The I-4 Ultimate project improvedovements will lengthen the I-4 entrance and exit ramps to better distribute vehicles, which will reduce congestion.

Additionally, an eastbound I-4 auxiliary lane between Par Street and Fairbanks Avenue is being constructed to allow for safer and easier merging.

To see the upcoming improvements at the Fairbanks Avenue interchange and other interchanges along the 21-mile project, visit

I-4 Ultimate workers embracing diversity and inclusion

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It makes sense that a project with 15 distinct interchanges connecting unique Central Florida communities has an equally diverse team working on it.

SGL Constructors, the design-build joint venture of Skanska, Granite and Lane for the I-4 Ultimate project, reiterated the importance of diversity and inclusion during the week of October 17.

Each morning during Diversity and Inclusion Week, workers on the project discussed different topics, such as the importance of varied backgrounds and cultures or how everyone can encourage inclusion. In addition to the morning discussions, teams across the project competed to see who could donate the most flu and cold medicines to give to the Orlando Union Rescue Mission.

Diversity and inclusion are crucial parts of SGL culture on the I-4 Ultimate project, said Jon Walker, construction project manager and equal employment opportunity officer.

“Inclusion is a when the richness of ideas, unique views and opinions are valued and encouraged,” he said. “That also means you contribute to a positive work environment, and don’t participate in any form of harassment. You also speak up and take action if you notice it in the workplace, too.”

The week provided everyone with an opportunity to appreciate what each team member brings to the workplace and job site, Walker said.

“The benefits are far-reaching,” he explained. “There’s better collaboration, more effective communication and increased job satisfaction.”

Rodney Renix, Disadvantaged Business Enterprise compliance manager, echoes Walker’s sentiment regarding the benefits of diversity and inclusion.

“Having a diverse group of subcontractors and suppliers is important because it allows us the opportunity to be a stronger team,” Renix said.

The team actively works on education and recruitment opportunities focusing on diversity. They participate in outreach events and conferences.

Renix, a Central Florida resident, isn’t just working on the I-4 Ultimate project; he’s working to improve his community.

“We don’t just have a project here,” he said. “We live here. Our friends and families are here. Each of us has the responsibility to help foster inclusion and diversity on the project and in our daily lives.”

Employee Spotlight: JJ Moegling

Area 1 Project Manager
Resident of East Orlando area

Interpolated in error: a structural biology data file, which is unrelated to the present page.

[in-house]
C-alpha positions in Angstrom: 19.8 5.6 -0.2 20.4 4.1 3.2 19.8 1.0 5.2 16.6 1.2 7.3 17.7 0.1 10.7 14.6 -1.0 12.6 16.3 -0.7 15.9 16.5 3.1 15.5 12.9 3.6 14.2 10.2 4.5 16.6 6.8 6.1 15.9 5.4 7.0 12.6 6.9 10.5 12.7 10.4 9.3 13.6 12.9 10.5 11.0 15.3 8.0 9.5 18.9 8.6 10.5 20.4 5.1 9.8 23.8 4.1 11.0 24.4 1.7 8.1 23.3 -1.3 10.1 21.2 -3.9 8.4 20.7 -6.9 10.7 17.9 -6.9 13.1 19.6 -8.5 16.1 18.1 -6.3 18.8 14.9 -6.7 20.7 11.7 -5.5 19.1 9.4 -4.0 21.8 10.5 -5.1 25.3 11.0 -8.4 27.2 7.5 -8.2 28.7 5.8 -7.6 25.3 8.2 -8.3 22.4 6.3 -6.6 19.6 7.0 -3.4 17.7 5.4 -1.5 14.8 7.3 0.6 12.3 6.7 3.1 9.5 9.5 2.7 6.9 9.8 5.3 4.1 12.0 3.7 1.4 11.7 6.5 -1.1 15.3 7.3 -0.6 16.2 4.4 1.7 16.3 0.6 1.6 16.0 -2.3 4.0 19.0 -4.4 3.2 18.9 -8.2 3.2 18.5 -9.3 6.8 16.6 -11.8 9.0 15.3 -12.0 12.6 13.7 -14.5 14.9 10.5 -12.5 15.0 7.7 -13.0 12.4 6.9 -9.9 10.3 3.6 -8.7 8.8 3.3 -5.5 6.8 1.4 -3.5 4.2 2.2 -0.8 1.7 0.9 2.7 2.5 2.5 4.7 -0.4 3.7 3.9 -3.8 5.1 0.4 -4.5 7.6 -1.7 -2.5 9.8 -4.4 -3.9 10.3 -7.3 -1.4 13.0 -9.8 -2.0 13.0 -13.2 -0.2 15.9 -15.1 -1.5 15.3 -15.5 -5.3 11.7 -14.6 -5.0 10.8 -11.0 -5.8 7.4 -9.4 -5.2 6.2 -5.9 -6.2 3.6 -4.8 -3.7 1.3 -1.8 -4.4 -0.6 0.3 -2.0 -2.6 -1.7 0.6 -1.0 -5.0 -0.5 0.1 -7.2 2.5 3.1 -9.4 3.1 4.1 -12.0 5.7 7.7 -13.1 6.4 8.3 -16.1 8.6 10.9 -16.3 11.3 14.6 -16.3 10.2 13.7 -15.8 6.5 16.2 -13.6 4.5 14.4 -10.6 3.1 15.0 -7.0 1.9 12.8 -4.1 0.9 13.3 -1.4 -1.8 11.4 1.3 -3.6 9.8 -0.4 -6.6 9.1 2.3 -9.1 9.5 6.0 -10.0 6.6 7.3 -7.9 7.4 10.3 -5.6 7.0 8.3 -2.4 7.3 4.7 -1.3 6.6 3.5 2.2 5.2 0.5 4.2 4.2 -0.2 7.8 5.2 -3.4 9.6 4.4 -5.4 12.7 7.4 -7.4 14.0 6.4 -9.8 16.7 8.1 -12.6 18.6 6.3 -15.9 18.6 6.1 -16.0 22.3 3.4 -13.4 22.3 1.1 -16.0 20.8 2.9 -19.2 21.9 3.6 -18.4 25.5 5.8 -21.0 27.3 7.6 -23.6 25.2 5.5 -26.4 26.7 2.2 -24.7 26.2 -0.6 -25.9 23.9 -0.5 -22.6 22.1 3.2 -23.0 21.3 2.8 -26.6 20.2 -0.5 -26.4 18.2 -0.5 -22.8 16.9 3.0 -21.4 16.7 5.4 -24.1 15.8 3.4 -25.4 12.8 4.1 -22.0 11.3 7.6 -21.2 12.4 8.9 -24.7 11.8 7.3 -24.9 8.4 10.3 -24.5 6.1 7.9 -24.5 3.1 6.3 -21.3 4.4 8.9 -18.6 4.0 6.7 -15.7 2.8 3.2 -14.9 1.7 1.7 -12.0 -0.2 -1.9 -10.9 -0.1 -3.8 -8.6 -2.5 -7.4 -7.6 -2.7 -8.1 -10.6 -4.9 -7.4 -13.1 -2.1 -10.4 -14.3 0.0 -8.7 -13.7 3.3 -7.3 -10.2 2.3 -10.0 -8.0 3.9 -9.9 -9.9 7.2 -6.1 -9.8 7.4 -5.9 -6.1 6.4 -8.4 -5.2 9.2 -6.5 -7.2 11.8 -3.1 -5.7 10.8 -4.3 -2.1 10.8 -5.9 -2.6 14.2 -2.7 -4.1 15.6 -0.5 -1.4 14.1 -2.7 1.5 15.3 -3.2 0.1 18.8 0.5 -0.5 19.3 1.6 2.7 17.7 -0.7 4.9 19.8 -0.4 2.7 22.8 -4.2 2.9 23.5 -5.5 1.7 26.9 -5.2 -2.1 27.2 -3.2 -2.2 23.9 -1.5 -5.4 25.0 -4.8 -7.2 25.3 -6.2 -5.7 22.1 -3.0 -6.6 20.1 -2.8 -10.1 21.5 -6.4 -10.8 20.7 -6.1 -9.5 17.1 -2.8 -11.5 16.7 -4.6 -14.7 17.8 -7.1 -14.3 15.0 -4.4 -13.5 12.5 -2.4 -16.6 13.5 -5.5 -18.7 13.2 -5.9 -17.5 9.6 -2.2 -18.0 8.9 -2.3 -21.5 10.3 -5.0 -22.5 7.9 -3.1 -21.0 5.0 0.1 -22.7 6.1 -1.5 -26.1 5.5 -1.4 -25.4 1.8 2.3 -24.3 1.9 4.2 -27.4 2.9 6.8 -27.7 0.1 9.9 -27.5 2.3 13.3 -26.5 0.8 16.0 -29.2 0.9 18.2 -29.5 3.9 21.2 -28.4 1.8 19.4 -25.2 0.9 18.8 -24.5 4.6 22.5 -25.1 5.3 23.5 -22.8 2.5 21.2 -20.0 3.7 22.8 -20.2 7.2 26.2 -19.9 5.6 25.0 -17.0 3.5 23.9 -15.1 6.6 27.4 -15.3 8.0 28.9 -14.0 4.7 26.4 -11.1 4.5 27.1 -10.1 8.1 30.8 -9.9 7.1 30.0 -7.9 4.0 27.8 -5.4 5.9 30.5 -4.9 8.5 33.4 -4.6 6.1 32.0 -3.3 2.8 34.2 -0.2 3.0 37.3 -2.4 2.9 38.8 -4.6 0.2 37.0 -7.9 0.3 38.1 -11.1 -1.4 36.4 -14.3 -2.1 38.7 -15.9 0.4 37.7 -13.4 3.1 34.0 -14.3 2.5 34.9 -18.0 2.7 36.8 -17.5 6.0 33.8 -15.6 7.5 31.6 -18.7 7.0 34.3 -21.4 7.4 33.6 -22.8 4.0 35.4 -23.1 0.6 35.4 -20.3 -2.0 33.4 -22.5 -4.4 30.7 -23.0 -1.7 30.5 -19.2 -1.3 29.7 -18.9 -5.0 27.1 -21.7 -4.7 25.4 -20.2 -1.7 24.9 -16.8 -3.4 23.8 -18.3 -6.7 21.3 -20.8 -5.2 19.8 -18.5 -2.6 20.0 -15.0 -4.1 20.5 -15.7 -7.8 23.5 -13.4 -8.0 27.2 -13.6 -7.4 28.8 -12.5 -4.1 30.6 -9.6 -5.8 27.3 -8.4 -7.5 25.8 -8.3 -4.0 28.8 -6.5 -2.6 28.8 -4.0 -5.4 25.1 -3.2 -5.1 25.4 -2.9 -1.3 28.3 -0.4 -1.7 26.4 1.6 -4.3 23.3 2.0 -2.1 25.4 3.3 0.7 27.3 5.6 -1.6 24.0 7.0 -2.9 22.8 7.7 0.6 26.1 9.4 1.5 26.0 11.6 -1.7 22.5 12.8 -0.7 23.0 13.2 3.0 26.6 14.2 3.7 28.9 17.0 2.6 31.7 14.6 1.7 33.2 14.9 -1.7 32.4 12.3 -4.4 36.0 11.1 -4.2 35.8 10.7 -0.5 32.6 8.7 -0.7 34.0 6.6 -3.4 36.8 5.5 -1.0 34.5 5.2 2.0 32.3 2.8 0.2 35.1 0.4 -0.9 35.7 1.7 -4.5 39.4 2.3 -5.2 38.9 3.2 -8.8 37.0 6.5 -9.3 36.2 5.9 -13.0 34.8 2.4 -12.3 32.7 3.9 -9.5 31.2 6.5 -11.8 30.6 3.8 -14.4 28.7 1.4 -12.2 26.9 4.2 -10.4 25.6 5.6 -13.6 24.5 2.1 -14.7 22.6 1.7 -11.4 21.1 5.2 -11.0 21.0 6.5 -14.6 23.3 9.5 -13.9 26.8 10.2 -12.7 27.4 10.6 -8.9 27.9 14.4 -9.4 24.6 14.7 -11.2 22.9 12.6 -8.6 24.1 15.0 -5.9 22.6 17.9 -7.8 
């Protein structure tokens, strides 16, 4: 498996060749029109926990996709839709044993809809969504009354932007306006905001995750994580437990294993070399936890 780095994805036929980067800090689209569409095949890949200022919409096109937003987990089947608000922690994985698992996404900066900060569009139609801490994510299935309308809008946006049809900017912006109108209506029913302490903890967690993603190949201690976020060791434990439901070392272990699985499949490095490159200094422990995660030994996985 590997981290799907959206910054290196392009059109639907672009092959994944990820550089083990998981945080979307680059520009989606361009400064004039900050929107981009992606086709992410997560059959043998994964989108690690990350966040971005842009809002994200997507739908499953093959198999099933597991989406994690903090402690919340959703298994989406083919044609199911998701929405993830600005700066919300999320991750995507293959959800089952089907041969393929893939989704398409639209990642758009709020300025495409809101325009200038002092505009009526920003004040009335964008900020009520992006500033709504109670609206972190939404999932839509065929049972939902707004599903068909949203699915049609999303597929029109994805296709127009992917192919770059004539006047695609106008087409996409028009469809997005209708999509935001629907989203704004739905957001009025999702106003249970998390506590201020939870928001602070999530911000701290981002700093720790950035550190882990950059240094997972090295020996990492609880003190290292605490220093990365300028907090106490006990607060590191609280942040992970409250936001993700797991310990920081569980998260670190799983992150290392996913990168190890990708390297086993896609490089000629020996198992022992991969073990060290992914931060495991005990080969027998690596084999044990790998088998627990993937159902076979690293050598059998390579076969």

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I-4 Ultimate is not just a large construction project familiar to Central Florida motorists and media. It’s also a nationally, and even internationally, recognized venture.

The excitement of dealing with such a challenging – and carefully scrutinized – public-private partnership was one of the reasons that JJ Moegling wanted to be part of the 21-mile project.

“If you say you’re working on I-4 Ultimate, the whole industry knows what you’re talking about,” said Moegling, who is I-4 Ultimate Project Manager for Area 1, which stretches from Kirkman Road to John Young Parkway. While the $2.3 billion effort offers career growth, that’s not his sole motivation.

“This is a legacy project that will help millions of people,” said Moegling, who works for SGL – the joint venture, design-build team of Skanska, Granite and Lane. “I want to look back and be proud of the signature corridor we built to benefit the entire region.”

Moegling supervises all work along the 5.7-mile stretch of Area 1, and he stays in touch with neighbors and nearby businesses, including Universal Orlando. Sometimes that means explaining the project is progressing, even if it’s not obvious to commuters.

“Some people driving by our worksites may not see big changes right away, but that’s because so much effort goes into the work underground.”

As a civil engineer with 17 years’ experience, he knows vital work often takes place out of sight – underground – where crews must place huge drainpipes, deal with miles of utility lines and drive steel pilings 100 feet deep. “It’s crucial,” Moegling said. “That’s the literal foundation of the project.”

Explaining all of that is part of his job. “Construction is a people business,” Moegling said. “I keep in touch with as many people as possible. Some days I could be talking with crew members who move dirt or place concrete; some days I may be talking with an executive vice president of Universal.”

But key messages remain the same. “Overall, what everybody wants to know is that we are building it correctly, safely and efficiently.”

While that doesn’t leave a lot of free time, the Cleveland native likes to follow his hometown sports teams and spend time with his wife, Carine, and their three sons. “I want them to be proud of what we build here.”

Public participation is solicited without regard to race, color, national origin, age, sex, religion, disability or family status. Persons who require special accommodations under the Americans with Disabilities Act or persons who require translation services (free of charge) should contact Jennifer Smith, FDOT Title VI Coordinator by phone at (386) 943-5367, or via email at If you are hearing or speech impaired, please contact us by using the Florida Relay Service, 1-800-955-8771 (TDD) or 1-800-955-8770 (Voice).